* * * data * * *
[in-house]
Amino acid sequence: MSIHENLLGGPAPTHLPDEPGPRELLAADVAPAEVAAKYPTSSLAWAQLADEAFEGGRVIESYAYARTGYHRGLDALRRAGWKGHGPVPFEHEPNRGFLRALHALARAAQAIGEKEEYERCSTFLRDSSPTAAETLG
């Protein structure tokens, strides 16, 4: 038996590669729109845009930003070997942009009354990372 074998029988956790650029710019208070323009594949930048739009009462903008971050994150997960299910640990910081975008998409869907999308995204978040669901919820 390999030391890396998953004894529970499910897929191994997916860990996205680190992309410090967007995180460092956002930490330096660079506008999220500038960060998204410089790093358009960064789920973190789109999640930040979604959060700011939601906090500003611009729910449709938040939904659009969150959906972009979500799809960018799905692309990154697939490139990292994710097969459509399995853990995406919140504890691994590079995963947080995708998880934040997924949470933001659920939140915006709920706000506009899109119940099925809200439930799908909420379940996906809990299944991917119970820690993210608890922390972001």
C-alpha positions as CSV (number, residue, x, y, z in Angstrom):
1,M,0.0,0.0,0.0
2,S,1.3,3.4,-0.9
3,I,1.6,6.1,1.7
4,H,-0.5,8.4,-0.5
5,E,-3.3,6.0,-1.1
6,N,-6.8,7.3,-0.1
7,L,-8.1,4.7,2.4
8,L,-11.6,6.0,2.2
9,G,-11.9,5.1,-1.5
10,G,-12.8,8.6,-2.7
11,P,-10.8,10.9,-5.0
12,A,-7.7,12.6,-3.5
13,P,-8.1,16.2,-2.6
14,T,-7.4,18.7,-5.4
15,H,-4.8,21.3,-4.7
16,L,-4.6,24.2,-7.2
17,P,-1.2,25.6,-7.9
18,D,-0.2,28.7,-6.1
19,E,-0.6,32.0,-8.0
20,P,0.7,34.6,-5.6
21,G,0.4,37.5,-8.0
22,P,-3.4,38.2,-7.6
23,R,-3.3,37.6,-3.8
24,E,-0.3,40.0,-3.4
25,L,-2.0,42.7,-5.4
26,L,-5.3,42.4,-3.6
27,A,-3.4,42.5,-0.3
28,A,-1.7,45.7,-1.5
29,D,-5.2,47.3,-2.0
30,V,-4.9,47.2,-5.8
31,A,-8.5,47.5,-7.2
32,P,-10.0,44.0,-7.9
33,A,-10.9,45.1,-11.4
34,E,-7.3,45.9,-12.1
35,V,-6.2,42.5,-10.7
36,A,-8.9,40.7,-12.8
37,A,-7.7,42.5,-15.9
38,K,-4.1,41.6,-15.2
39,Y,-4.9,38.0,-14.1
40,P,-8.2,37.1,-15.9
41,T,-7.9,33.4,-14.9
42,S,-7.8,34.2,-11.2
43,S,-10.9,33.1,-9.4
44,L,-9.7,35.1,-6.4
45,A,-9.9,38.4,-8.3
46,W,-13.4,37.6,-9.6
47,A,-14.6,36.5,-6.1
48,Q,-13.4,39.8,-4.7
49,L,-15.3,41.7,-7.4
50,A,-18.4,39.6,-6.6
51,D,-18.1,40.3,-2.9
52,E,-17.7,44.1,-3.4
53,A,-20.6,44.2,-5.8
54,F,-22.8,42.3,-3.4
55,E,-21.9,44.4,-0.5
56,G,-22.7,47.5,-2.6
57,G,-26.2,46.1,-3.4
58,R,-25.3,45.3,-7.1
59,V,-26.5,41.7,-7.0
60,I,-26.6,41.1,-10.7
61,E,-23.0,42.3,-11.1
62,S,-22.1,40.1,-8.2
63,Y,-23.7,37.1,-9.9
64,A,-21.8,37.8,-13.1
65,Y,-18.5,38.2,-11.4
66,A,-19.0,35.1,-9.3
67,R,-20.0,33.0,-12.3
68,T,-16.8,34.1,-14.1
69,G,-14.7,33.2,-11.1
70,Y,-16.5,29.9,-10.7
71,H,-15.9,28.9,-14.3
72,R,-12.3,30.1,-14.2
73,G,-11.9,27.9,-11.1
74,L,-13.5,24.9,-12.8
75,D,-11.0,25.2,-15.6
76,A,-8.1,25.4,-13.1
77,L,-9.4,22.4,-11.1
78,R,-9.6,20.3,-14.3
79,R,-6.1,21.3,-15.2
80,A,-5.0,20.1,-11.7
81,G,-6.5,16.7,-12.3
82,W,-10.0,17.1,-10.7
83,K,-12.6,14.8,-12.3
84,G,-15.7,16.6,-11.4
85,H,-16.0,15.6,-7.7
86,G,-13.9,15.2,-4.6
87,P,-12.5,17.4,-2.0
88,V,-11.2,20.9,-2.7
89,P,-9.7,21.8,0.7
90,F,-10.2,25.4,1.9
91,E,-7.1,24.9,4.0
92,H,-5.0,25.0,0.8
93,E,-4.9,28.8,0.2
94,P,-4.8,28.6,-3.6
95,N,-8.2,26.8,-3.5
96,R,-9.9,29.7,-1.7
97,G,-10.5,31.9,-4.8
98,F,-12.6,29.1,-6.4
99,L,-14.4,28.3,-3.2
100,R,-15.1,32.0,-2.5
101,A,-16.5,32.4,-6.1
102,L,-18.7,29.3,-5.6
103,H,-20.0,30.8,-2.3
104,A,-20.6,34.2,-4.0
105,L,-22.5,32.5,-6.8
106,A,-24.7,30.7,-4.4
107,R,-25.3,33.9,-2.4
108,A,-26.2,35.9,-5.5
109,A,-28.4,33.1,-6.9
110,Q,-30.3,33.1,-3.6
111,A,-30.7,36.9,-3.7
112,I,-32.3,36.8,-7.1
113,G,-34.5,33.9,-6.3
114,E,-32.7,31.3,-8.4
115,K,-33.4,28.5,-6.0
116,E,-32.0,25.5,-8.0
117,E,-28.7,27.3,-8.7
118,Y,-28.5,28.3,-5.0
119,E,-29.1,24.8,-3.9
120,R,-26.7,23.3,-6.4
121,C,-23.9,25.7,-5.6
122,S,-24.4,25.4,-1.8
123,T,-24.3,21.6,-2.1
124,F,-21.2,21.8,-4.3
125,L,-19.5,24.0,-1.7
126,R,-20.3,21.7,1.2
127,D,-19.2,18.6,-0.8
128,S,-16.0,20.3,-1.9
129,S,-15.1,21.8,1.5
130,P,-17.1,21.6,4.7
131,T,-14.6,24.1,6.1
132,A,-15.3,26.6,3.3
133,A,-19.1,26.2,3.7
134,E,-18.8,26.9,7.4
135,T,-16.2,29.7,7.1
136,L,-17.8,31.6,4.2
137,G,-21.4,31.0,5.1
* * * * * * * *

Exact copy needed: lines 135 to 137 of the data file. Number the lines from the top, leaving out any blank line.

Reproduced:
131,T,-14.6,24.1,6.1
132,A,-15.3,26.6,3.3
133,A,-19.1,26.2,3.7